Officials at the Las Vegas Valley’s local electric utility credit Earth Hour for a noticeable drop in power use Saturday night.
Energy consumption valleywide dropped roughly 3 percent below Nevada Power Co.’s typical Saturday evening load, said Adam Grant, a spokesman for the utility’s parent company, NV Energy.
“We’re assuming (the demand dropoff) is because of Earth Hour,” Grant said.
He added that it’s difficult to determine how much of the decline in power use happened on the Strip, where virtually every hotel-casino powered down its exterior lights, and how much of it might have come from conservation-minded residents tamping down the lights at home. The company doesn’t differentiate between use along the resort corridor and residential consumption.
Of course, saving energy wasn’t the goal of Earth Hour, according to the event’s organizers at the World Wildlife Fund.
Rather, the idea was to call attention to climate change and let policymakers know the people mean business on the issue.
Well, some people mean business.
Outside Las Vegas, participation was decidedly mixed.
The Arizona Republic reported that residents of the Grand Canyon State “largely shrugged off” Earth Hour, with little or no change in energy use reported by utilities there on Saturday night. It was a departure from 2008’s Earth Hour, when residents pared 20 megawatts from their power use, the newspaper said.
Experts in Arizona speculated that the falloff in participation could have come because Phoenix wasn’t a key participant in 2009, the way it was in 2008’s Earth Hour event. The Arizona Republic also noted that it cost $3,000 in overtime in 2008 for city of Phoenix employees to “run around and shut off lights” for the event.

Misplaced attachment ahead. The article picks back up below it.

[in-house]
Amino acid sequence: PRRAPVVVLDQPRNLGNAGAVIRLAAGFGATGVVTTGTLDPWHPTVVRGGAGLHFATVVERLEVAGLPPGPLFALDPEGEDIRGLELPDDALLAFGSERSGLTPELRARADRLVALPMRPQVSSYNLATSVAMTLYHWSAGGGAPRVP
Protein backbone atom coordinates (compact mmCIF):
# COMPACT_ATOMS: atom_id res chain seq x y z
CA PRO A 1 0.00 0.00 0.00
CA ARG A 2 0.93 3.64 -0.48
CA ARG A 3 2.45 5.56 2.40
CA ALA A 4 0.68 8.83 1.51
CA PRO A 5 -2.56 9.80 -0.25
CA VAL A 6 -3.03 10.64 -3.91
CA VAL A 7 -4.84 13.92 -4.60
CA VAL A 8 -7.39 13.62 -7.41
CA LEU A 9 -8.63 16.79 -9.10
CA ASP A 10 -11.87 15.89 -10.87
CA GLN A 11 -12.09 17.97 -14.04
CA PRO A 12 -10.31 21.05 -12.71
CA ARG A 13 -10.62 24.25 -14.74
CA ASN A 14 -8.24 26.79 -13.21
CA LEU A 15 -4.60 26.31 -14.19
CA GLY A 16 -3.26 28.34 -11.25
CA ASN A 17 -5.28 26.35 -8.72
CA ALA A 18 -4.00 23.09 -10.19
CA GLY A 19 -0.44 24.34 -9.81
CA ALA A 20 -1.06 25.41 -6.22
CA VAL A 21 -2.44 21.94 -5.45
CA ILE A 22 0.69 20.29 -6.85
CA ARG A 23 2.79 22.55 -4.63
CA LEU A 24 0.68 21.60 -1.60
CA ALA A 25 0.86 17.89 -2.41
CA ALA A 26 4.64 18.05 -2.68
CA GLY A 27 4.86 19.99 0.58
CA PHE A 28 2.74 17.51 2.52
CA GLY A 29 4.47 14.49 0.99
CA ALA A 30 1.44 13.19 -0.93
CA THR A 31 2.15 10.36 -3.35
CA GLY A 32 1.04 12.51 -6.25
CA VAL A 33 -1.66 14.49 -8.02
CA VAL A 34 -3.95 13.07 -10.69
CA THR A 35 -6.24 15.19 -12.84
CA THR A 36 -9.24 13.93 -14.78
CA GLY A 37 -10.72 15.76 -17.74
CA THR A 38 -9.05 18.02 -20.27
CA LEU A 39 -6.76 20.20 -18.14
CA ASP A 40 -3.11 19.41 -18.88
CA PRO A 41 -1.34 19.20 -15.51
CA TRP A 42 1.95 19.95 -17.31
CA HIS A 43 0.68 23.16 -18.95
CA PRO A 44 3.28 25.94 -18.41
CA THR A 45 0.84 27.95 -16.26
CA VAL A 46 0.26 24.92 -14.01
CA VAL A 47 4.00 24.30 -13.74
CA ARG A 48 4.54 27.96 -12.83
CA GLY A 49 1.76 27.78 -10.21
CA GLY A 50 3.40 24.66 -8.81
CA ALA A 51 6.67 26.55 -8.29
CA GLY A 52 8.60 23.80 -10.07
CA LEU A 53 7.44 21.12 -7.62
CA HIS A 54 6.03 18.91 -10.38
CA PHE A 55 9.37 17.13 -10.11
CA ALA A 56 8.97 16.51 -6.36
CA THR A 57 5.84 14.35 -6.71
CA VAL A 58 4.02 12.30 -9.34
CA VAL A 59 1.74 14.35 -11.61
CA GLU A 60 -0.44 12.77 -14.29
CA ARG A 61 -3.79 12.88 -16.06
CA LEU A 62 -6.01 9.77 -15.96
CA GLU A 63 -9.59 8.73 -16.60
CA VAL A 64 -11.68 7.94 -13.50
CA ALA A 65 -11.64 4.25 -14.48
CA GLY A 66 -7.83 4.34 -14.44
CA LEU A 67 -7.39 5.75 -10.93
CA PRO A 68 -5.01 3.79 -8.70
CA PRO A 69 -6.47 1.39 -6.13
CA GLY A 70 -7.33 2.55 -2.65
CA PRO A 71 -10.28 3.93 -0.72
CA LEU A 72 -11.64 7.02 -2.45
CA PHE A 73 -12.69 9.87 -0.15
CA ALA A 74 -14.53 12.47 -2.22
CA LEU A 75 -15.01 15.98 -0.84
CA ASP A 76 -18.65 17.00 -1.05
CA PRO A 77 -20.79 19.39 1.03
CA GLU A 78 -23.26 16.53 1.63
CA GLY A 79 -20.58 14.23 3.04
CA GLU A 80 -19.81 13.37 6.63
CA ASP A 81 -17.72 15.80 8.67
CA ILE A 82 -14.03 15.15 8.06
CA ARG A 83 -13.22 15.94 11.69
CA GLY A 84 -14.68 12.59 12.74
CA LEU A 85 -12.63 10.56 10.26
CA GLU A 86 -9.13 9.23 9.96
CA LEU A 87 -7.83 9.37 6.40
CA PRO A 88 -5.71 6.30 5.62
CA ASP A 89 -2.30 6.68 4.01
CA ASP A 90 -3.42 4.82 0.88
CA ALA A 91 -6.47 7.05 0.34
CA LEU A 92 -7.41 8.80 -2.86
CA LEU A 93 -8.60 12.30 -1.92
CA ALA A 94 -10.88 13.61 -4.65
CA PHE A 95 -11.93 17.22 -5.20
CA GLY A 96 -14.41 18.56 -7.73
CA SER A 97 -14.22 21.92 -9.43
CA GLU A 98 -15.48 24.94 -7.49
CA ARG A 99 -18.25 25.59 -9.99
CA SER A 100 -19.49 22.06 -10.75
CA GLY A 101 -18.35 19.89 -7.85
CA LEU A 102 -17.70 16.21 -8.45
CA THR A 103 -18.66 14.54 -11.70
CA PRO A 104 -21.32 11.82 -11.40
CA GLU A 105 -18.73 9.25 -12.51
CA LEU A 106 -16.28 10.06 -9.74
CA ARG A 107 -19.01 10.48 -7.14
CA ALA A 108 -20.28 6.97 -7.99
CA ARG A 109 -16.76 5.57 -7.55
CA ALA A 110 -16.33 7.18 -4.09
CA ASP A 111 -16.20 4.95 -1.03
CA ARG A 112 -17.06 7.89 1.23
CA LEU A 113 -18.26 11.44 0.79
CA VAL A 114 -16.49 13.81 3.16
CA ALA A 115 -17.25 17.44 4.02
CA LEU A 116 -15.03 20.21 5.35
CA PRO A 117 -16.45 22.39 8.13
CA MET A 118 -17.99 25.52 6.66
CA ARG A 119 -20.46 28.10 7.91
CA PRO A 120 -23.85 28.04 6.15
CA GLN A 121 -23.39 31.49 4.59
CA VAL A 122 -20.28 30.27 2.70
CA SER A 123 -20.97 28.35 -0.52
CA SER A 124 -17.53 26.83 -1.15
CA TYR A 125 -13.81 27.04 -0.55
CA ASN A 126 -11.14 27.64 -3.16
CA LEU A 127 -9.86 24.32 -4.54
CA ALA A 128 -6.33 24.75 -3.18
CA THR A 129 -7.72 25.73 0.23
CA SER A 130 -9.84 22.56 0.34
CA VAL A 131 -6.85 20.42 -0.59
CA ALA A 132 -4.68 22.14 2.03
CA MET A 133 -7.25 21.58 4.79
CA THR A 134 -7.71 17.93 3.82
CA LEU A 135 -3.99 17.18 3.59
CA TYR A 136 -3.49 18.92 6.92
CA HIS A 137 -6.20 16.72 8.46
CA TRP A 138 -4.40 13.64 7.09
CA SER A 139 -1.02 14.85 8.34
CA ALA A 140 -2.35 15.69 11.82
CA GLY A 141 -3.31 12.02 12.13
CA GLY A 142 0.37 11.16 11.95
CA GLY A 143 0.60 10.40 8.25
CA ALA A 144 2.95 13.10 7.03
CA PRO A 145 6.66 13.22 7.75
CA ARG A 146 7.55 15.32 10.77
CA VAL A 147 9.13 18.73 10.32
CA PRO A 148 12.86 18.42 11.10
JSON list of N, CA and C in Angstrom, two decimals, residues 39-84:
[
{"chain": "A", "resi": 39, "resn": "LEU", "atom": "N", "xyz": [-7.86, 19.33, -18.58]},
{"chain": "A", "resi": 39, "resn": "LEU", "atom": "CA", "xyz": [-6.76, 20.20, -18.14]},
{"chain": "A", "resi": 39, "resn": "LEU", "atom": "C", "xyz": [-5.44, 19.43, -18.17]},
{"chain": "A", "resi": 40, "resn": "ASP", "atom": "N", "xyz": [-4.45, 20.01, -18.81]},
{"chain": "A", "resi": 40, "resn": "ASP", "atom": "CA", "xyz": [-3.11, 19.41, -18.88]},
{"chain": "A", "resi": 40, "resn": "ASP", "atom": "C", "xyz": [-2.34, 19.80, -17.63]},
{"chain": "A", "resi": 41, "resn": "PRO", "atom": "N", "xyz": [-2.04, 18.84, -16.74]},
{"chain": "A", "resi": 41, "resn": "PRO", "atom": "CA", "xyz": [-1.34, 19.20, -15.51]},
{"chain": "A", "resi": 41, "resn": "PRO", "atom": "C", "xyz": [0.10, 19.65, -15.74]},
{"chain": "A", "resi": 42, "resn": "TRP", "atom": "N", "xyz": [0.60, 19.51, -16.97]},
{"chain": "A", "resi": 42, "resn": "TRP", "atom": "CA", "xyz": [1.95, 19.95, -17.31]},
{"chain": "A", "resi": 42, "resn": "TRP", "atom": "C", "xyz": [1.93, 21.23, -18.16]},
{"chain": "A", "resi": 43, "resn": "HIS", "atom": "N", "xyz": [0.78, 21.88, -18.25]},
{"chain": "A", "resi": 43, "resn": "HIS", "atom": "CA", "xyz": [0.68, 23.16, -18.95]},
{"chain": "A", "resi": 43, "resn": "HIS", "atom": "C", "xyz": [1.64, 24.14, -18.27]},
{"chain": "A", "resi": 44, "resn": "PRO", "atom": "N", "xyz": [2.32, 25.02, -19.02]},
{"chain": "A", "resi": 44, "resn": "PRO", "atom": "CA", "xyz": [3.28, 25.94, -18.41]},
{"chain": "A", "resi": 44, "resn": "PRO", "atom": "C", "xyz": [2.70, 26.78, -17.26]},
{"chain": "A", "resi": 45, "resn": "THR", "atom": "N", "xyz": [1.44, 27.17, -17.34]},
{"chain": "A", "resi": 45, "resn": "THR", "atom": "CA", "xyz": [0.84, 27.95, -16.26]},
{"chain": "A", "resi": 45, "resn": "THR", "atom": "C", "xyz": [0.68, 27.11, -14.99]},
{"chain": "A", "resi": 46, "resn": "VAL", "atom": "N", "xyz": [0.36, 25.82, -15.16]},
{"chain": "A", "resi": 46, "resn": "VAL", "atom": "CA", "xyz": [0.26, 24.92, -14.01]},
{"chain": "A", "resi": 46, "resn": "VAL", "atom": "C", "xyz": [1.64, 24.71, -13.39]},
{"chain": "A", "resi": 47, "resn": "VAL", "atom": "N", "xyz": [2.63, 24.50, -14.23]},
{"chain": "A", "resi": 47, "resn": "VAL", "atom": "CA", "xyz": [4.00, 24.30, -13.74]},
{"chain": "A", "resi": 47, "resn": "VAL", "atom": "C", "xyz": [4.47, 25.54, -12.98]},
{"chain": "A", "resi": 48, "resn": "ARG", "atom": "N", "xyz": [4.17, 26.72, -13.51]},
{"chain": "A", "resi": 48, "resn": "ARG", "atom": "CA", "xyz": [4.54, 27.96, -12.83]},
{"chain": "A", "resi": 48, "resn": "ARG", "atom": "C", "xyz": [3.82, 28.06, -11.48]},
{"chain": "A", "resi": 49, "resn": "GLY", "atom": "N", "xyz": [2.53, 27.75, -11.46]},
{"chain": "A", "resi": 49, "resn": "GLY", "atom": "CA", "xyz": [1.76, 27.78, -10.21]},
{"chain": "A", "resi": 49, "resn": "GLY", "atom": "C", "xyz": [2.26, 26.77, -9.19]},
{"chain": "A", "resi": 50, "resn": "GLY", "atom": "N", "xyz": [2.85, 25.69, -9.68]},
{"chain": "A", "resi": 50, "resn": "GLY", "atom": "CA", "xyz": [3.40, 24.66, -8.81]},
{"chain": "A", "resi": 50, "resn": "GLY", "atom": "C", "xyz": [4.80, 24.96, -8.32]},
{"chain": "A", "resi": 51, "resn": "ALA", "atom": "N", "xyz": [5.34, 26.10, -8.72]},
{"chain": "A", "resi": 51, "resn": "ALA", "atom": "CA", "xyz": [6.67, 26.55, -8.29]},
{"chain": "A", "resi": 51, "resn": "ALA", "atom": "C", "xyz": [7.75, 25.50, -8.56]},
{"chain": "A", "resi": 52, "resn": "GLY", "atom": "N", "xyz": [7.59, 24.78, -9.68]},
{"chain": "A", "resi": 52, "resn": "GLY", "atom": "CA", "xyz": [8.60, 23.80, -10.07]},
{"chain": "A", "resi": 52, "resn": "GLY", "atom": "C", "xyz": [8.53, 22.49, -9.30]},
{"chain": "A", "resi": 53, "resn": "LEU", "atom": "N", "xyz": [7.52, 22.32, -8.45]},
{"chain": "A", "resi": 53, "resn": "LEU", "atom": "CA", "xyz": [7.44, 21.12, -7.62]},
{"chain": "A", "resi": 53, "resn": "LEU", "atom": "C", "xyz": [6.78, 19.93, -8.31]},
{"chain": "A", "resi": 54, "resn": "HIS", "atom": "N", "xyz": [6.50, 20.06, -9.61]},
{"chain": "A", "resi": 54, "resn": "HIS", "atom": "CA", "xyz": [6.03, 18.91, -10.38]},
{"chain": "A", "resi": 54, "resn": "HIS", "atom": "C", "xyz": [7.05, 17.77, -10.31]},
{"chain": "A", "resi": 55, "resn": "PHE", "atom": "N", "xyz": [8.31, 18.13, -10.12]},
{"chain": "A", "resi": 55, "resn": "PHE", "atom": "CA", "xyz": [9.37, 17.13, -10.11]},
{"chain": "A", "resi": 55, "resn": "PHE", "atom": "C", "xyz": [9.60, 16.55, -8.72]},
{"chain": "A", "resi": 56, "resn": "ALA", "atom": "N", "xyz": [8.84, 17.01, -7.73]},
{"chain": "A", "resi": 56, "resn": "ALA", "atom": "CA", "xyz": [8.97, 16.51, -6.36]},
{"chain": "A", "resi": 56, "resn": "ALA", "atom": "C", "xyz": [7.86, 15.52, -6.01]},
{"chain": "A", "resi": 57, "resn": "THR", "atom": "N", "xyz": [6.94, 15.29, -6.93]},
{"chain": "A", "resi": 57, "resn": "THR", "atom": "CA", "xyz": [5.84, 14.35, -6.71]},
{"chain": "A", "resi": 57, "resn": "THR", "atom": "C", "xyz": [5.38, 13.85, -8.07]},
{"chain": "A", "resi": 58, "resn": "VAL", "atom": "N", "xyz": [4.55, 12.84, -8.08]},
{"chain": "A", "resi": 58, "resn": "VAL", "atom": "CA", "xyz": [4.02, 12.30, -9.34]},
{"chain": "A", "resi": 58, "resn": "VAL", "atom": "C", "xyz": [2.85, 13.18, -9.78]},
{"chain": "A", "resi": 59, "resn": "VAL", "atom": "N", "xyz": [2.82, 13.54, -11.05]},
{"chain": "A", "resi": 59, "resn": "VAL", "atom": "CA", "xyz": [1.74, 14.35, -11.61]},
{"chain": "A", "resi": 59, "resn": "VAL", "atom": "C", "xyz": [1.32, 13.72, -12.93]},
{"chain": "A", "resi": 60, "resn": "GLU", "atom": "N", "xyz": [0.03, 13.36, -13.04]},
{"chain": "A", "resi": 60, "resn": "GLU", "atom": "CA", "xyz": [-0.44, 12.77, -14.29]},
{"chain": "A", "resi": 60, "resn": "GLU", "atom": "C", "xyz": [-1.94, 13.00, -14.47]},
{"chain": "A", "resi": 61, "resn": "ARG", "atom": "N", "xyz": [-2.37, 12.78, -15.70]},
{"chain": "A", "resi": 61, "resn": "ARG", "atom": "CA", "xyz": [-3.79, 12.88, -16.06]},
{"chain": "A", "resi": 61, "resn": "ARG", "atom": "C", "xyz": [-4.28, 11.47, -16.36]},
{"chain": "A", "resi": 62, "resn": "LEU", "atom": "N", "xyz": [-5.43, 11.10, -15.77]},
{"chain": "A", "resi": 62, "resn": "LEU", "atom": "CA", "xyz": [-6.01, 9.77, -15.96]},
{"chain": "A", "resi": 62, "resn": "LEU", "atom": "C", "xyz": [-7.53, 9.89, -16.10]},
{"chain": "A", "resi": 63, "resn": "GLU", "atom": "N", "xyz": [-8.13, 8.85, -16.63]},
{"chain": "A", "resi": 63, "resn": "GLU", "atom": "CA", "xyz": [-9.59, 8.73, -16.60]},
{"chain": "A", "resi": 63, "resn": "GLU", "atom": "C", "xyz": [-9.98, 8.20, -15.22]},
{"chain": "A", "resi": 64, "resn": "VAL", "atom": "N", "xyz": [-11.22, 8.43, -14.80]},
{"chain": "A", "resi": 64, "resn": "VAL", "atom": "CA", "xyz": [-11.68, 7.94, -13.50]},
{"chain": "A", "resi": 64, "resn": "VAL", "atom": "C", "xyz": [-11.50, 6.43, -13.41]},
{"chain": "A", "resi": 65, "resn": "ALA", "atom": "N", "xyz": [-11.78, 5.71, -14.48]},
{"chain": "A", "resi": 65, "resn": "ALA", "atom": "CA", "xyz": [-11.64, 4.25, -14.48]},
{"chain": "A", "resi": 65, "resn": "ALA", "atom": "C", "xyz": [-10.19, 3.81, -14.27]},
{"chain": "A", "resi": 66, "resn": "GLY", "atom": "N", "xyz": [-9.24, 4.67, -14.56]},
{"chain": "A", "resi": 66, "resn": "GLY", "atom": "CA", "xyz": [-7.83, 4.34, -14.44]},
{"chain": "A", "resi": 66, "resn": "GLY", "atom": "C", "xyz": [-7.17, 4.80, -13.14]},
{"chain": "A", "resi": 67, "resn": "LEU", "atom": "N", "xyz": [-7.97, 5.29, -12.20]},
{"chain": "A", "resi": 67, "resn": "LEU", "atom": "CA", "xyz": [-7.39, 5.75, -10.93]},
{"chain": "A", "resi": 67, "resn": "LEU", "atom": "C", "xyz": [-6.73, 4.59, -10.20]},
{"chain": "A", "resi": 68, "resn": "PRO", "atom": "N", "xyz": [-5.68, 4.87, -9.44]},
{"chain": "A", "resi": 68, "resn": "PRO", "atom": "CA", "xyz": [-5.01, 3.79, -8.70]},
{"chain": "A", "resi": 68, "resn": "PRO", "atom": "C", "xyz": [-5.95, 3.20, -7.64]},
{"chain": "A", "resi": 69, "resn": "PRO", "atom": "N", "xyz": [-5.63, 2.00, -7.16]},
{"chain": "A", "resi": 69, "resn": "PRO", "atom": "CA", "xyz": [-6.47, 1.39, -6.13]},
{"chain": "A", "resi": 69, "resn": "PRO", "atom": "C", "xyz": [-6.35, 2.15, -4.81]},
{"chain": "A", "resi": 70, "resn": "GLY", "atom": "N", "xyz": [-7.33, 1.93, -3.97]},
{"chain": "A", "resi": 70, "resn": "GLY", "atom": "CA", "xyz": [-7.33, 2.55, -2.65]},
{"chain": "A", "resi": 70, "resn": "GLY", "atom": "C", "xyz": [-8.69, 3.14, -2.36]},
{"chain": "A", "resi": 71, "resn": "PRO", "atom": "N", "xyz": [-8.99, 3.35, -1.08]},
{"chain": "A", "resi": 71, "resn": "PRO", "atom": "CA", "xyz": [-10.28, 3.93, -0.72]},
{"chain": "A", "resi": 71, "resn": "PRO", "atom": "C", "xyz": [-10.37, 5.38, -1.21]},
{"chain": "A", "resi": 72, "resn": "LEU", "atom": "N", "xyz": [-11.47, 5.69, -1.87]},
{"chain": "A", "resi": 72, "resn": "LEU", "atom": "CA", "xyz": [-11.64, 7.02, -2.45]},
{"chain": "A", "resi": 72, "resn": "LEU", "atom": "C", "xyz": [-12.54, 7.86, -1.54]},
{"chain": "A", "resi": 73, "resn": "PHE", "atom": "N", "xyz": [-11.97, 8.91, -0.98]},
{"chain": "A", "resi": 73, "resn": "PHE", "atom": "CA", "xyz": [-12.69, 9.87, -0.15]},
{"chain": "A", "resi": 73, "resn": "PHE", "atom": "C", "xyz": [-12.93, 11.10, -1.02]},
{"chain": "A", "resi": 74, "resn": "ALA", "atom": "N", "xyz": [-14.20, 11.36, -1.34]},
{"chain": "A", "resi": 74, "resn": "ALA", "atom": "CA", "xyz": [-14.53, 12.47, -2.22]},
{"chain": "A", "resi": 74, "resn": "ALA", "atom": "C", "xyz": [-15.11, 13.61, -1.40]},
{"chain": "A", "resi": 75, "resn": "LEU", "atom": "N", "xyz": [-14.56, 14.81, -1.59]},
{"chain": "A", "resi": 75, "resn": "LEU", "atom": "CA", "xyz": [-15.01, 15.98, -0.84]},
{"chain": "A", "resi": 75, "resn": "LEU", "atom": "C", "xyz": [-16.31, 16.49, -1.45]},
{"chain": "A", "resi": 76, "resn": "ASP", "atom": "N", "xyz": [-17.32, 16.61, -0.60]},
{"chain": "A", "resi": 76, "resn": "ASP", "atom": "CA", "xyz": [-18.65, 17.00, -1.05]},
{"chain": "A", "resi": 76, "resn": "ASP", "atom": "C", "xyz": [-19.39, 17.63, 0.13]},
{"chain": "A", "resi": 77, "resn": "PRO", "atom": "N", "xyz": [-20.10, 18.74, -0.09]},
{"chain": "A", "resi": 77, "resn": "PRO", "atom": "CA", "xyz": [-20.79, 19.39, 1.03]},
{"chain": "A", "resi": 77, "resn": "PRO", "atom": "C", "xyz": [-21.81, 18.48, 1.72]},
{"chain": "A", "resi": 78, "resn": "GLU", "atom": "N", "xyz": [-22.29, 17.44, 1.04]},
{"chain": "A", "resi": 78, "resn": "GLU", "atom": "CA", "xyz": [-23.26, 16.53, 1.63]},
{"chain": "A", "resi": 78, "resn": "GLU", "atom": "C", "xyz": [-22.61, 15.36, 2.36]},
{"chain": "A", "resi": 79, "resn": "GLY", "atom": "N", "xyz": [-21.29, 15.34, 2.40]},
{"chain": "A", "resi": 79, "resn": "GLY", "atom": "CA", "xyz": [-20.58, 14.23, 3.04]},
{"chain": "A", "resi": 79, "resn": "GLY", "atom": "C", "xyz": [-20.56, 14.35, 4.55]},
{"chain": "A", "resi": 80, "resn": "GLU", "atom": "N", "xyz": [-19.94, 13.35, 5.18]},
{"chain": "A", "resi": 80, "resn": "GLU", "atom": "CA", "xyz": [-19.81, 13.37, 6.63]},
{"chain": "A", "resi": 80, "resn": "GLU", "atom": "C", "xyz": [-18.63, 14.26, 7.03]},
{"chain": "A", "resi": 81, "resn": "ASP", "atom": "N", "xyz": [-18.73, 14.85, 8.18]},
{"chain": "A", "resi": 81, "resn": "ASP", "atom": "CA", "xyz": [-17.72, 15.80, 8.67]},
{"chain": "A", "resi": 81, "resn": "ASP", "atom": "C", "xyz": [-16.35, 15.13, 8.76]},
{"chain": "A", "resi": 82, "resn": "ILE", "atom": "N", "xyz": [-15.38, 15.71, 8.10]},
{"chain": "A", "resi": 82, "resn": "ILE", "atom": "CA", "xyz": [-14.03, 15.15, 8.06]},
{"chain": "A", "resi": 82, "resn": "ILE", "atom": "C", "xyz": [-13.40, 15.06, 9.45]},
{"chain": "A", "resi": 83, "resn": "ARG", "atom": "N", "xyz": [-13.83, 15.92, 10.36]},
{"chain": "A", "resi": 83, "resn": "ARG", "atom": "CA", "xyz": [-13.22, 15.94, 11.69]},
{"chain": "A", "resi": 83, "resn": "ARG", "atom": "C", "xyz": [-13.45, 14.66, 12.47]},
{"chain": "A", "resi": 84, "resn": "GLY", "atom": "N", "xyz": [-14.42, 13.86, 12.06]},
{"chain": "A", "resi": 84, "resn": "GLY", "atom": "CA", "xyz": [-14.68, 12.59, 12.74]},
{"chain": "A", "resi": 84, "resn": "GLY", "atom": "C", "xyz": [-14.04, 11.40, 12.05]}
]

The World Wildlife Fund declared Las Vegas a flagship city for Earth Hour 2009, and enlisted the help and support of big resort operators and public officials including Las Vegas Mayor Oscar Goodman.
Mass participation was spotty in other states and cities, too.
Though New York’s Broadway darkened its lights, a host of other landmarks, including Times Square, stayed well-lit.
And Roger Sowell, a California attorney who practices environmental and energy law, compared power-use charts from the California Independent System Operator and determined that Earth Hour had no effect on power consumption in California. Data from the system operator, which distributes power across the Golden State, showed “no apparent decrease” in power load statewide from 8:30 to 9:30 Saturday night.
Contact reporter Jennifer Robison at email@example.com or 702-380-4512.